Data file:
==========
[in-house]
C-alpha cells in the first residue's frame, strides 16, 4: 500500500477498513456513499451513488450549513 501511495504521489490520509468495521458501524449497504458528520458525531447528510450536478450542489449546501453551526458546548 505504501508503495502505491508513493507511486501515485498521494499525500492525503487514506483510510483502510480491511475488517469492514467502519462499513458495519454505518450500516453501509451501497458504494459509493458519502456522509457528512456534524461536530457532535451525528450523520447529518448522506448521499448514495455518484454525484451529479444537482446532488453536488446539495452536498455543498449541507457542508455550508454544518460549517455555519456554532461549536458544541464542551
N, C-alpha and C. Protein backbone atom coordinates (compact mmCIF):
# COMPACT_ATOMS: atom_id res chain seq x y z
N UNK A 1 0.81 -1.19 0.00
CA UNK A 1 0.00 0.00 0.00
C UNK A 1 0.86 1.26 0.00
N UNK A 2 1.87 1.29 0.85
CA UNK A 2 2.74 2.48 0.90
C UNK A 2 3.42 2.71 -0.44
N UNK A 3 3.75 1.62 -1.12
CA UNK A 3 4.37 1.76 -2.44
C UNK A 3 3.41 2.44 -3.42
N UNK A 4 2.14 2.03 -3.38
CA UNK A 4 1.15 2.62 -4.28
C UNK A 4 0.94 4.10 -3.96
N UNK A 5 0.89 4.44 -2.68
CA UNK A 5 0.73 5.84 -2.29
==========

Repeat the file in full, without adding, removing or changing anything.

[in-house]
C-alpha cells in the first residue's frame, strides 16, 4: 500500500477498513456513499451513488450549513 501511495504521489490520509468495521458501524449497504458528520458525531447528510450536478450542489449546501453551526458546548 505504501508503495502505491508513493507511486501515485498521494499525500492525503487514506483510510483502510480491511475488517469492514467502519462499513458495519454505518450500516453501509451501497458504494459509493458519502456522509457528512456534524461536530457532535451525528450523520447529518448522506448521499448514495455518484454525484451529479444537482446532488453536488446539495452536498455543498449541507457542508455550508454544518460549517455555519456554532461549536458544541464542551
N, C-alpha and C. Protein backbone atom coordinates (compact mmCIF):
# COMPACT_ATOMS: atom_id res chain seq x y z
N UNK A 1 0.81 -1.19 0.00
CA UNK A 1 0.00 0.00 0.00
C UNK A 1 0.86 1.26 0.00
N UNK A 2 1.87 1.29 0.85
CA UNK A 2 2.74 2.48 0.90
C UNK A 2 3.42 2.71 -0.44
N UNK A 3 3.75 1.62 -1.12
CA UNK A 3 4.37 1.76 -2.44
C UNK A 3 3.41 2.44 -3.42
N UNK A 4 2.14 2.03 -3.38
CA UNK A 4 1.15 2.62 -4.28
C UNK A 4 0.94 4.10 -3.96
N UNK A 5 0.89 4.44 -2.68
CA UNK A 5 0.73 5.84 -2.29